“Plugging In” to the Power of Philanthropy’s Big Data: Building a path for foundations to join the Reporting Commitment
September 30, 2014
(Suki O'Kane is the director of administration at the Walter and Elise Haas Fund.)
The Walter & Elise Haas Fund (W&EHF) clocks in as the 19th member of Foundation Center’s Reporting Commitment. The journey there was filled with creativity, innovation, collaboration, and some clever lines of code. Along the way, we reaffirmed our commitment to philanthropic transparency, began reporting real-time grants data, raised the profile of our grantmaking with communication to big data initiatives, and — now — want to make the same possible for our peers: the technology we developed to accomplish these good things has been published as a free, open source plug-in for WordPress called Open hGrant. This source code provides a way for foundations to share their grantmaking activity with the world, in real time, while also allowing the funder to publish it in searchable form on its own web site. That’s right, you can have a searchable database of your grants activity, and a reporting mechanism all in one.
What motivated our foundation to do these things?
To a large degree, sharing what we do and know while learning from others is simply a habit of mind at W&EHF. Our executive director Pam David champions cross-sector work and community cooperation. Our grantmaking leverages public-private partnerships and collaborations to produce results that no single actor could accomplish alone.
Initiatives like the Reporting Commitment attract us for their ability to help us make sense of the philanthropic landscape. They help us answer perennial questions about who is doing what, where. We coupled this habit with our intent to increase the transparency of our work — among our teams and trustees, with the communities we serve, and with our peers.
Hearts and minds we had. All we were missing were bits and bytes. Oh, that.
How did we get it done?
It might not be a surprise to hear that the technological solutions for publishing grant data to the web are, to put it mildly, diverse. Even when we find a searchable grants index on the web, we can be fairly sure it’s not presented in an easily accessed format. Our taxonomies differ from those of our peers. Our websites are developed on different platforms. We focus on different data outcomes. These factors made a common, off-the-shelf solution seem out of reach.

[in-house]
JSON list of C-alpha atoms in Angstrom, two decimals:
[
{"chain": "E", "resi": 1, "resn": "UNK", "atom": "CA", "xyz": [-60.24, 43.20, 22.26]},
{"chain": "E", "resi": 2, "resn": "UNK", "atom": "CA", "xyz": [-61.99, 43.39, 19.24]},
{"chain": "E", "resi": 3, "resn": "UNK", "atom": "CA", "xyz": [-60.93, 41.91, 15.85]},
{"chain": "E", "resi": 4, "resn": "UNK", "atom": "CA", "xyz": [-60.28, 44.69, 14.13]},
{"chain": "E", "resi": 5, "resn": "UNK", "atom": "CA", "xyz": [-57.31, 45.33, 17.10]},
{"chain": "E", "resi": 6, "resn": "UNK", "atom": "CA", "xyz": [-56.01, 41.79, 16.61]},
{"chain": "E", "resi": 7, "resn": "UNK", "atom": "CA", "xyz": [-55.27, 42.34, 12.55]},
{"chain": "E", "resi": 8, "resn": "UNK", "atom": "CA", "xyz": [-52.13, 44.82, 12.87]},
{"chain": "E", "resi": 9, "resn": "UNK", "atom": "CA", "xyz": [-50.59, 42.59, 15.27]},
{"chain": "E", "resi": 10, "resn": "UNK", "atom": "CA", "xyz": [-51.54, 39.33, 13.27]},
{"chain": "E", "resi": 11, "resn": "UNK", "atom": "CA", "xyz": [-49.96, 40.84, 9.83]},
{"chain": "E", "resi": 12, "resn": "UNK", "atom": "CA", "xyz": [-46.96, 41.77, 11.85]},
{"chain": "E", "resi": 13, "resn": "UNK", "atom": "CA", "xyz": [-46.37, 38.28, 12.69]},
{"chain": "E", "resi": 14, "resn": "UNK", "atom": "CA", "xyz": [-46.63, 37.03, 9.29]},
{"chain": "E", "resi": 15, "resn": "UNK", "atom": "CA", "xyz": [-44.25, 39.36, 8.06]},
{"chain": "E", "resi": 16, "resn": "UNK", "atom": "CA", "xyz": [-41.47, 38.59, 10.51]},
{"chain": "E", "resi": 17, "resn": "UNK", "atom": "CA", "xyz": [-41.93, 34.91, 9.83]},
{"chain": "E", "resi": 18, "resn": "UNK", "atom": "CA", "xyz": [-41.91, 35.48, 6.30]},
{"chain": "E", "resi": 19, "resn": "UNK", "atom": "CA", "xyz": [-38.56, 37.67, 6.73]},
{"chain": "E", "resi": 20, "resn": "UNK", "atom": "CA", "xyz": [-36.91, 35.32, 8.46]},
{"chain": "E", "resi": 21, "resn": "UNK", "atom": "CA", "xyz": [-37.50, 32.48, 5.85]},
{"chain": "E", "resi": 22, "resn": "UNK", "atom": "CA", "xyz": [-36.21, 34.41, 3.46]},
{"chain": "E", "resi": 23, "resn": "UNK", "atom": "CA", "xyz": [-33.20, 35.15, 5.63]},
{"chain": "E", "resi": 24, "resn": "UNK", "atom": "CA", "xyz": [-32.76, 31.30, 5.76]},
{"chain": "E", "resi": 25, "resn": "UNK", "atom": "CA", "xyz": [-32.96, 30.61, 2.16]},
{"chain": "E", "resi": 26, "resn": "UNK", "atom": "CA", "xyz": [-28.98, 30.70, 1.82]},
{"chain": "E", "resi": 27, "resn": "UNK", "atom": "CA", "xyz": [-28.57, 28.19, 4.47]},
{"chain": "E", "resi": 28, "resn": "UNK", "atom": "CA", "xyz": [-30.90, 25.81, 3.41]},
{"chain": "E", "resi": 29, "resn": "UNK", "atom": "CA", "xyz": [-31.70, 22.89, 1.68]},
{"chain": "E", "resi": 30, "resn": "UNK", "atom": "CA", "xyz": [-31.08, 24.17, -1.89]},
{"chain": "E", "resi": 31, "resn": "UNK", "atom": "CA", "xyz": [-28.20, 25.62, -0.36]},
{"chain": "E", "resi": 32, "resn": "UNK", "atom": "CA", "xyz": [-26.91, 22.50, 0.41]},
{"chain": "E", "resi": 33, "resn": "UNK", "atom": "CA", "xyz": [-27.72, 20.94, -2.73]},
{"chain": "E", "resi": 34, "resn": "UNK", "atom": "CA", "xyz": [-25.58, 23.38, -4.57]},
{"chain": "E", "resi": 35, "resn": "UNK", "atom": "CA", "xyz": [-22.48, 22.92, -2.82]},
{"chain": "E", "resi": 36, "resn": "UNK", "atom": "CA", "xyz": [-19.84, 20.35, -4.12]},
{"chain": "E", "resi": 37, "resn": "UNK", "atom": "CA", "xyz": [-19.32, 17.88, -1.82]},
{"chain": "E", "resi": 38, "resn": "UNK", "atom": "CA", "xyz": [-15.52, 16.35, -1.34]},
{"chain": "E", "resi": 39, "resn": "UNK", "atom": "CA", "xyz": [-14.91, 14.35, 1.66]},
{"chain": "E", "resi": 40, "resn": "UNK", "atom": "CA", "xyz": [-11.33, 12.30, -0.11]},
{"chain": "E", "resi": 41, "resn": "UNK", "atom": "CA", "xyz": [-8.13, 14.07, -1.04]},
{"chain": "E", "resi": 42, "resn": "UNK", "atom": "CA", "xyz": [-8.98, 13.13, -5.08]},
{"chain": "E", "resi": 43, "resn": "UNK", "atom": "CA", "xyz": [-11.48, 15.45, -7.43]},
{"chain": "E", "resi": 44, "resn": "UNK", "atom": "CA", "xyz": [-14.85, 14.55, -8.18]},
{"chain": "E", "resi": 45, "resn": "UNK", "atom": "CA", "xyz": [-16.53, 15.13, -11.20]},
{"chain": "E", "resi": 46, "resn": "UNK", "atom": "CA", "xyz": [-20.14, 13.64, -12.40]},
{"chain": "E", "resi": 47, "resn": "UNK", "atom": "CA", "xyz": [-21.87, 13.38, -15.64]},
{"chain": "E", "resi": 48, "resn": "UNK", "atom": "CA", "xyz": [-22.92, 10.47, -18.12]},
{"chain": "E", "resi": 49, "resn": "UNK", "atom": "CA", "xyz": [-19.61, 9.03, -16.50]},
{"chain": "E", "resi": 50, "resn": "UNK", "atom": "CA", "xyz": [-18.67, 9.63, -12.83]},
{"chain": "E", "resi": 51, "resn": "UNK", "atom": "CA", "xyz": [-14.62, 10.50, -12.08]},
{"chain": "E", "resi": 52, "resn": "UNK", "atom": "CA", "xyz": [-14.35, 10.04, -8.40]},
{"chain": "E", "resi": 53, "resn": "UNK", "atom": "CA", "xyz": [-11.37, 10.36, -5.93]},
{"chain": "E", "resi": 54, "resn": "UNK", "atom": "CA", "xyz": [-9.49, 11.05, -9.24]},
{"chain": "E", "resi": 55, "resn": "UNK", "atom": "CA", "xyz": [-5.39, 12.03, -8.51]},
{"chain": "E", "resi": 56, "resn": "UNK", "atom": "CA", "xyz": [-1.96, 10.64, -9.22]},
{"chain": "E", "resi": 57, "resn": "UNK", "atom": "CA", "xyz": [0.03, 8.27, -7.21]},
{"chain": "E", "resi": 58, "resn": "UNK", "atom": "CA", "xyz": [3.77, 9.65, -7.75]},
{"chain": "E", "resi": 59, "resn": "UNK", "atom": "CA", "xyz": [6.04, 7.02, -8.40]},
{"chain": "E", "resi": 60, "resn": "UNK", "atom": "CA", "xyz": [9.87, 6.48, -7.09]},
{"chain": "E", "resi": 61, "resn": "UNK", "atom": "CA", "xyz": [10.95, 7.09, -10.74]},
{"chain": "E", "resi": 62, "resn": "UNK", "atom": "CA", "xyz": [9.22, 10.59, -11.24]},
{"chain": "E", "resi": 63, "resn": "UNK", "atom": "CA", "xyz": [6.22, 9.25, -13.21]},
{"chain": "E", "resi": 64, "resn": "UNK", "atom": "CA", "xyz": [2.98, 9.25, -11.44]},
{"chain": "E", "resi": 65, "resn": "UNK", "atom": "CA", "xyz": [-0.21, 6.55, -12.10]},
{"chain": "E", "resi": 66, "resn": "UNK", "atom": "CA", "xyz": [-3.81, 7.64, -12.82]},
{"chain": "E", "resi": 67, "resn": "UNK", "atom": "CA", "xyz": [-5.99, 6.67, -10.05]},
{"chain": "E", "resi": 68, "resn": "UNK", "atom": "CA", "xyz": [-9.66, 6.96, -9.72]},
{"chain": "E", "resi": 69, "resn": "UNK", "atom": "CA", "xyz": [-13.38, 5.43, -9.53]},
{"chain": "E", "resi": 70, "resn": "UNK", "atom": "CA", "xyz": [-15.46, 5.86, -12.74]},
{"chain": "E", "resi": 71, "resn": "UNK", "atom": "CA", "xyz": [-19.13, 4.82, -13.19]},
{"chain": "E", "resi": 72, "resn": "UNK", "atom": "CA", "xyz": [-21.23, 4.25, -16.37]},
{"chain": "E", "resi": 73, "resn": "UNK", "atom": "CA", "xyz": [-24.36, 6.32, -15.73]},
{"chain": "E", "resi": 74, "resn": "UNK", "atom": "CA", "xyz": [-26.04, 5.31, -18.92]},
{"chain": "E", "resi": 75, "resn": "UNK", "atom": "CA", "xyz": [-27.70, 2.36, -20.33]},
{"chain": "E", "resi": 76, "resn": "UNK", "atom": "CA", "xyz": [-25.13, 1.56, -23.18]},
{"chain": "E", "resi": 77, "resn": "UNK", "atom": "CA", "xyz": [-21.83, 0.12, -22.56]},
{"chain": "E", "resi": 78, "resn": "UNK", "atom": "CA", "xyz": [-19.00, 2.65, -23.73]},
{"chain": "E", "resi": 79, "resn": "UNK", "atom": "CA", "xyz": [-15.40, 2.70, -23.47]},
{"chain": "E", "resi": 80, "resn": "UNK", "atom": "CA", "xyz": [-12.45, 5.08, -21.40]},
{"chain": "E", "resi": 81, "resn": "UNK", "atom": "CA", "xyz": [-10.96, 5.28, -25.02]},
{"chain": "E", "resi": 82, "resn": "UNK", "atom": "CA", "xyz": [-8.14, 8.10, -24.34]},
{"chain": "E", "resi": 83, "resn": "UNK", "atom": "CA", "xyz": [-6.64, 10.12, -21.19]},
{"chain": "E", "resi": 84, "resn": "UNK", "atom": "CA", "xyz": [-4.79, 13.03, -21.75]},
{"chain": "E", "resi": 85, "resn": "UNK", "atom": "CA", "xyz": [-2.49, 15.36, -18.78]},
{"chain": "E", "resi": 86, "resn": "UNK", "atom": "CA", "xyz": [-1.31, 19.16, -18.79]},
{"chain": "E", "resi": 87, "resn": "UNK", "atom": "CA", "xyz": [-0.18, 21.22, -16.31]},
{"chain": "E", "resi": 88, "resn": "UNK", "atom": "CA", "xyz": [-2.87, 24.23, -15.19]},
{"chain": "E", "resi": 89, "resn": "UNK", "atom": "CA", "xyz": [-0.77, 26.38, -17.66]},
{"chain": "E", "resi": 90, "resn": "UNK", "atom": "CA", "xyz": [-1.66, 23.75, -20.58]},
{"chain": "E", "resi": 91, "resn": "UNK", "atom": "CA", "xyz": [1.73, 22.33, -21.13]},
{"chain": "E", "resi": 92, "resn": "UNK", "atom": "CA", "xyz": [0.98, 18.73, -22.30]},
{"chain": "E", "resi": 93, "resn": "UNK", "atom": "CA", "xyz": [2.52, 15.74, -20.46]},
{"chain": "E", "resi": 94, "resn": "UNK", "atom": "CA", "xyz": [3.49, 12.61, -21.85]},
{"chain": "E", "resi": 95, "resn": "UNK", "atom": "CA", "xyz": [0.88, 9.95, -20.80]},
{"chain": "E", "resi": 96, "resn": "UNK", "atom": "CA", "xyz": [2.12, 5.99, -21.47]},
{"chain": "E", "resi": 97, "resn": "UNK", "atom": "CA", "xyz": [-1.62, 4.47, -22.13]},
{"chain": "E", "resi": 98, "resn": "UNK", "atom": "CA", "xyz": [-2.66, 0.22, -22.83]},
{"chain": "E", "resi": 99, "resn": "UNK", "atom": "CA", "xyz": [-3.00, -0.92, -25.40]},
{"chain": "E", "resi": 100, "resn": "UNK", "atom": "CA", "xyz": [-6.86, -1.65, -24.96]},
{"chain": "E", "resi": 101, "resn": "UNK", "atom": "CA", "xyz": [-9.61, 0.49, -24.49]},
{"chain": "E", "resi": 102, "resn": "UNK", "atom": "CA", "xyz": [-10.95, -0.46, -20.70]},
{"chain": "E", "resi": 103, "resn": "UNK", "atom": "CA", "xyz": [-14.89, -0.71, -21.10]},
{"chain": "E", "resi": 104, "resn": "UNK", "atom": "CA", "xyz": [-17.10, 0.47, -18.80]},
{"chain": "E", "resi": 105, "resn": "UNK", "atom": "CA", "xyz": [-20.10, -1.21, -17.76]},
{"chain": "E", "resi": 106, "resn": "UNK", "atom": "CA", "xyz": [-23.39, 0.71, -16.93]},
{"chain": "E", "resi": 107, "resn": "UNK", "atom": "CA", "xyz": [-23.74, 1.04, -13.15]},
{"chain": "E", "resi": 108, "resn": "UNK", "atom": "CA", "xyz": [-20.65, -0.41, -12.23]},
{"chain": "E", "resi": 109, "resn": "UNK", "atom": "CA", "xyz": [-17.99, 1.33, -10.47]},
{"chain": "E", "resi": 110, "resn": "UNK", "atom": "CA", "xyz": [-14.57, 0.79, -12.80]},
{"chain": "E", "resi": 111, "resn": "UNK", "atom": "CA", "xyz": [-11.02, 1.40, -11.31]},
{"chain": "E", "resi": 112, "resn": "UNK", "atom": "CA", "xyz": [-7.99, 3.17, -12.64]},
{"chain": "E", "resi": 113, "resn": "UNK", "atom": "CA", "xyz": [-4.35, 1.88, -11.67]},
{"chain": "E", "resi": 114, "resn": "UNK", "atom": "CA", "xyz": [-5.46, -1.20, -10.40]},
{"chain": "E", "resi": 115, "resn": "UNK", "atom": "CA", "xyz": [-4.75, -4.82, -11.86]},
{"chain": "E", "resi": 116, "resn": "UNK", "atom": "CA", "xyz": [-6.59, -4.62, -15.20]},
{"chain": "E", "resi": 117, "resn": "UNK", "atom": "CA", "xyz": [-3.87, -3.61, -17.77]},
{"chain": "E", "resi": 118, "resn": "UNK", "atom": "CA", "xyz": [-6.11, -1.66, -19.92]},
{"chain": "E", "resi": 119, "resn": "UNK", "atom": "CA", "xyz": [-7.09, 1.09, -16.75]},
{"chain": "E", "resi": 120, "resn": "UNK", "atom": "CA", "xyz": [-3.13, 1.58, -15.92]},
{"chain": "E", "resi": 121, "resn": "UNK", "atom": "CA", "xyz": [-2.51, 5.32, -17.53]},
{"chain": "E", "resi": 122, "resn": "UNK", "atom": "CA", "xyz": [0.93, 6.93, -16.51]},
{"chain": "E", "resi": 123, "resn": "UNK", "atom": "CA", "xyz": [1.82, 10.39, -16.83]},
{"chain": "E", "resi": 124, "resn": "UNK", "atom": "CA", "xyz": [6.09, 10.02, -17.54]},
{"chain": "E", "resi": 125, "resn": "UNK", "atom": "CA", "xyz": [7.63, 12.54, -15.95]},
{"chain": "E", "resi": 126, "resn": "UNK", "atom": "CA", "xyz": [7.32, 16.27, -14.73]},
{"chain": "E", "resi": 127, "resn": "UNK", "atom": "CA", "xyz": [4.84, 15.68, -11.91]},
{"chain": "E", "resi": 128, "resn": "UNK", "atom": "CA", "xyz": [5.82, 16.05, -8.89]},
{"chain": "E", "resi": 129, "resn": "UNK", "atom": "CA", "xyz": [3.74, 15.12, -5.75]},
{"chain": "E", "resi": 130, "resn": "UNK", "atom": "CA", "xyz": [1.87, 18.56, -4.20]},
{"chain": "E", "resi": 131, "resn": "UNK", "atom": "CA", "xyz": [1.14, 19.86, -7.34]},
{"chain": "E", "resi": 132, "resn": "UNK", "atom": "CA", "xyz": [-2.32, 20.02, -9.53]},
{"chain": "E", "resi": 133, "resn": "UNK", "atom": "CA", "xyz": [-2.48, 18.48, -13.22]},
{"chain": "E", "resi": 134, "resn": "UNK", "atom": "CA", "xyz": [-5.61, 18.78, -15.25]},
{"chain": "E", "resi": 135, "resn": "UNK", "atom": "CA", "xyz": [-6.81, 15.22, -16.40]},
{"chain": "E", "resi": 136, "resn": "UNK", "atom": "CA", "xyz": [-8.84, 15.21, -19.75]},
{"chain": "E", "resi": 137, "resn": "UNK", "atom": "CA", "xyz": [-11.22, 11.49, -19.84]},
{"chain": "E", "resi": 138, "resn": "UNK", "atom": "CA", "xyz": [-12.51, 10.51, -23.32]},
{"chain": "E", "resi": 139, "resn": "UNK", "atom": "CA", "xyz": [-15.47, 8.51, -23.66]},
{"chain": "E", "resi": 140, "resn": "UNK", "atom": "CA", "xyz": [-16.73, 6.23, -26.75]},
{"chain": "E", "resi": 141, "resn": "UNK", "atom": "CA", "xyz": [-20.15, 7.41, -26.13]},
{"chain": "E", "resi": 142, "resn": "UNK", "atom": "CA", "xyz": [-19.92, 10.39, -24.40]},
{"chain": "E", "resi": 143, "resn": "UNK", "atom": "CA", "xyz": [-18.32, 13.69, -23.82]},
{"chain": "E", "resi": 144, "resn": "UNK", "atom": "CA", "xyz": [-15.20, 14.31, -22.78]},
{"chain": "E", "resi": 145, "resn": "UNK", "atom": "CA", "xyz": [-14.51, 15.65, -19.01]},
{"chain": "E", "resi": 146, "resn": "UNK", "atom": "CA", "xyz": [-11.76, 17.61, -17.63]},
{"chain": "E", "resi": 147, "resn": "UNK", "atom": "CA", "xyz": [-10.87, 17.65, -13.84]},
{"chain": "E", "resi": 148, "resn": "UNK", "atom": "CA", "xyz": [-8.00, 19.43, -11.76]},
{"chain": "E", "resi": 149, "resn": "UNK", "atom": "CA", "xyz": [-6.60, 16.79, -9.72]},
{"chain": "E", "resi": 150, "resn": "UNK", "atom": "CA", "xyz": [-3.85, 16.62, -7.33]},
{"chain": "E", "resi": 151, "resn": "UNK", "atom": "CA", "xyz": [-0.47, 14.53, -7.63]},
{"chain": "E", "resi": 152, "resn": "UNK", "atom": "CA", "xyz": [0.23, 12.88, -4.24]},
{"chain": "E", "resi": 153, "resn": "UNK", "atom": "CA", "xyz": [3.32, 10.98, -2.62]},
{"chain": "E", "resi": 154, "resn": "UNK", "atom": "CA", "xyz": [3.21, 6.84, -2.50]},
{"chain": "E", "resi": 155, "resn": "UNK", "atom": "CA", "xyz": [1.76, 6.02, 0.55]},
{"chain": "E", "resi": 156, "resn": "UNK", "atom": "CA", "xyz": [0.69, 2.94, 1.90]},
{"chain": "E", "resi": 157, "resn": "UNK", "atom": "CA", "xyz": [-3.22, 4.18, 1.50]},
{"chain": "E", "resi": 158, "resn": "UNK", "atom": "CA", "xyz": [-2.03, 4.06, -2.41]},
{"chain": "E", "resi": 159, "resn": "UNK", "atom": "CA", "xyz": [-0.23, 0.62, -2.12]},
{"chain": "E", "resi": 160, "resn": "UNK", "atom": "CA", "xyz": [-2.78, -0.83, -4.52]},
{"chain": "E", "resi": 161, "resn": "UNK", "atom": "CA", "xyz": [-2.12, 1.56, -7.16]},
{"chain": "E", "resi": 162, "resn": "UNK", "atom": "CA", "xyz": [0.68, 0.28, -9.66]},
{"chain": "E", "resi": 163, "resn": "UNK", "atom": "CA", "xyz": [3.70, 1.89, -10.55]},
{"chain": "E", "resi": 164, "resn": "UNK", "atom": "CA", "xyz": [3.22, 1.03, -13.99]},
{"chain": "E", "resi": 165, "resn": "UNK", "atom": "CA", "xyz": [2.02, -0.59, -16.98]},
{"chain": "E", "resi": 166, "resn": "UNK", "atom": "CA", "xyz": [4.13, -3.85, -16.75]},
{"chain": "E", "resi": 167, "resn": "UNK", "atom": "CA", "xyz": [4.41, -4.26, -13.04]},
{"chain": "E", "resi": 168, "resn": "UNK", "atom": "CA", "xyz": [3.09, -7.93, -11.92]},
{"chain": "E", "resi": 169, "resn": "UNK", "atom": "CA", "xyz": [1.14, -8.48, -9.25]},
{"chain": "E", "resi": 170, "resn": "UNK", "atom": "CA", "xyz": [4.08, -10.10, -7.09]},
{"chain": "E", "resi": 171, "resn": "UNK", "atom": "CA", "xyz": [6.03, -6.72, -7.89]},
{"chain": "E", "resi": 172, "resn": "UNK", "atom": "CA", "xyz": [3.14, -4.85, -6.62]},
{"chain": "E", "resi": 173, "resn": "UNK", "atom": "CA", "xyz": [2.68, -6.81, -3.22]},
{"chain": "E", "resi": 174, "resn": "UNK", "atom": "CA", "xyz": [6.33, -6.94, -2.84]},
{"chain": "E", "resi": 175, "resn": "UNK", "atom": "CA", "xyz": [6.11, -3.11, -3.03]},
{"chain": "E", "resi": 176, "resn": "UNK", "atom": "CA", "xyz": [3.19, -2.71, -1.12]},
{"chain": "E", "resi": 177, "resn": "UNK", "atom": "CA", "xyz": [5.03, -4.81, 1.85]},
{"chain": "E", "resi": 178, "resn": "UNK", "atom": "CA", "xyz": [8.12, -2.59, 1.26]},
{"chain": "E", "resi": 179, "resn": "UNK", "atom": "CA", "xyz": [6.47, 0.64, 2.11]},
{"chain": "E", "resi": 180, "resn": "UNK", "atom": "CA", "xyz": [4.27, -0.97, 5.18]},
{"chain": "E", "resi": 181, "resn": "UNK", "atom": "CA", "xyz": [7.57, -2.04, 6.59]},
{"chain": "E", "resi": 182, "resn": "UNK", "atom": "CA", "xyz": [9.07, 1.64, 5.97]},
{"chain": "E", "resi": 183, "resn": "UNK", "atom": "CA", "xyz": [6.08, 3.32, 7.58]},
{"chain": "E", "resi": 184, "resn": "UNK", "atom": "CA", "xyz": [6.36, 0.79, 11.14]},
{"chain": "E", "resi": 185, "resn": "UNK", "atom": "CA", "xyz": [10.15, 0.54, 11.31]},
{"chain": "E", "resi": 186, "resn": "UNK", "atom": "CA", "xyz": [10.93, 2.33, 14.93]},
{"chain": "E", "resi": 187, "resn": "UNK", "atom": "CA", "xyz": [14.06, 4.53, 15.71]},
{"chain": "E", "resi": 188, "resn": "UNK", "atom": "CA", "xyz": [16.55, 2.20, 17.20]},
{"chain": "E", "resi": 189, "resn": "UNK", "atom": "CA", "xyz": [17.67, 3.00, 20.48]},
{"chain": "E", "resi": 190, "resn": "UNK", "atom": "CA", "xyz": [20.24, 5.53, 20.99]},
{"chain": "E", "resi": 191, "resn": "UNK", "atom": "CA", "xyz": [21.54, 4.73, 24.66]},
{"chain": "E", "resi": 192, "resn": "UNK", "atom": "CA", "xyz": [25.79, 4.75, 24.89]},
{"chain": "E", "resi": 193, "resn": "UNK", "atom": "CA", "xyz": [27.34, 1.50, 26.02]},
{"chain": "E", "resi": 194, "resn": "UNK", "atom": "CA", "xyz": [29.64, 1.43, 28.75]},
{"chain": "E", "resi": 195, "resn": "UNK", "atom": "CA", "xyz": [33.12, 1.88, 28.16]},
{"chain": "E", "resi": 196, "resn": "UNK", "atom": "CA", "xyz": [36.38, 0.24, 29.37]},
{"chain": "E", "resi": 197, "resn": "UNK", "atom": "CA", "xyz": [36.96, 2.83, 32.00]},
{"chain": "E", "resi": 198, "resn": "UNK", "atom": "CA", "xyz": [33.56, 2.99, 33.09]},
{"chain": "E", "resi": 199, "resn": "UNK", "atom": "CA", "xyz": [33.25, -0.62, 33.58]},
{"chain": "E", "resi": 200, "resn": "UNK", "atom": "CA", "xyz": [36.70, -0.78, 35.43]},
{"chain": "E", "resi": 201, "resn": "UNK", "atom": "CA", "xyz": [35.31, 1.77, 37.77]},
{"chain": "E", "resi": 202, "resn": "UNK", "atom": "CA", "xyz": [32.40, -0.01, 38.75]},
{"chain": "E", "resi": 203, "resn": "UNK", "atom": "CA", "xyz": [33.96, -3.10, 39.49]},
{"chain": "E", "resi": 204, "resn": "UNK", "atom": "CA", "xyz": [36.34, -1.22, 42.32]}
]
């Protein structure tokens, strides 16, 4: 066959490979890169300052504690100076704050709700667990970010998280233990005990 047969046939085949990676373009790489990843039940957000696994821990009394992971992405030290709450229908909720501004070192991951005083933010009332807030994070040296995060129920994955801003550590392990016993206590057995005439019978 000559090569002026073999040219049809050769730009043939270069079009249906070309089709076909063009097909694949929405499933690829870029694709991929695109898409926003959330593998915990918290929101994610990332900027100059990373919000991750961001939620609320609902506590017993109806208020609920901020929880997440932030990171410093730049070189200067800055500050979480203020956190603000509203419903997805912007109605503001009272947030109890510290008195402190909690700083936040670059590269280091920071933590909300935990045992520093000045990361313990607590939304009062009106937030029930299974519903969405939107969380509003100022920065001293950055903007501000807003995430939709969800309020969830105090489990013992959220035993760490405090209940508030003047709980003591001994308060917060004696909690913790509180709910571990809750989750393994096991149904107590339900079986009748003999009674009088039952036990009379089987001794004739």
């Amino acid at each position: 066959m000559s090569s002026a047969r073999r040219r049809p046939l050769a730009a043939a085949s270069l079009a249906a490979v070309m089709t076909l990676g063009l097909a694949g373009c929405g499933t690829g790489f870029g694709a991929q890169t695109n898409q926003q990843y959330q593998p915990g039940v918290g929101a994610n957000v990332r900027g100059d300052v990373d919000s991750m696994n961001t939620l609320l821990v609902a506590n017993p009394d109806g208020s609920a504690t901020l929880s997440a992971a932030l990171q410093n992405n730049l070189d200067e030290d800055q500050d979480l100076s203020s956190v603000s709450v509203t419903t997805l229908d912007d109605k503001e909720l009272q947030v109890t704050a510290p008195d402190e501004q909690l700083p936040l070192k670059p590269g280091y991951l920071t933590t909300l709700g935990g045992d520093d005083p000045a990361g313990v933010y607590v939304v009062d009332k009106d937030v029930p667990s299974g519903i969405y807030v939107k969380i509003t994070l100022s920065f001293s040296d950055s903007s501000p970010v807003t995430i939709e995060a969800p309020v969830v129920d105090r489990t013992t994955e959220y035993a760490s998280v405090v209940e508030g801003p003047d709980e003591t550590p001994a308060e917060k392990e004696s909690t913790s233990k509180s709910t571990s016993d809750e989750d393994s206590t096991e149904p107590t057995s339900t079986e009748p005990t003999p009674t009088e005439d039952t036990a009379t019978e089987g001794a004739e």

When we sat down with our long-term partners at Mission Minded to brainstorm how to grapple with this, one thing became clear: whatever we found to crack the techno-nut of real-time grants data reporting should be simple and shareable. We were well aware of the tendency in our field to develop solutions to common challenges in isolation, with proprietary tools. Brad Smith’s post to the PhilanTopic blog takes this on directly, a “data dilemma” by his reckoning, with some bold recommendations for philanthropy.
Foundation Center also had a critical resource to share with us: the hGrant microformat. One of the critical engines of Foundation Center’s data initiatives, this way of marking up grants data on the web is open to any individual or institution seeking to collect, catalog, map, and analyze giving. We welcomed Foundation Center to the project team and set about creating a technology tool that allowed any other grantmaker of any size to openly publish giving data to the web in a searchable, standardized way.
The result is Open hGrant for WordPress, a simple plug-in for philanthropy’s Big Data that is spurring a new community of funders to participate in transparency and open data initiatives. We encourage our peers to investigate this free tool or to watch a recent demo from the Grants Managers Network.
To learn how your organization can help build a richer data set that drives effective collaboration, strategic decision making, and a more engaged philanthropy sector, contact Foundation Center for more information about the Reporting Commitment or reach out to the growing community of hGrant users for support.
-- Suki O'Kane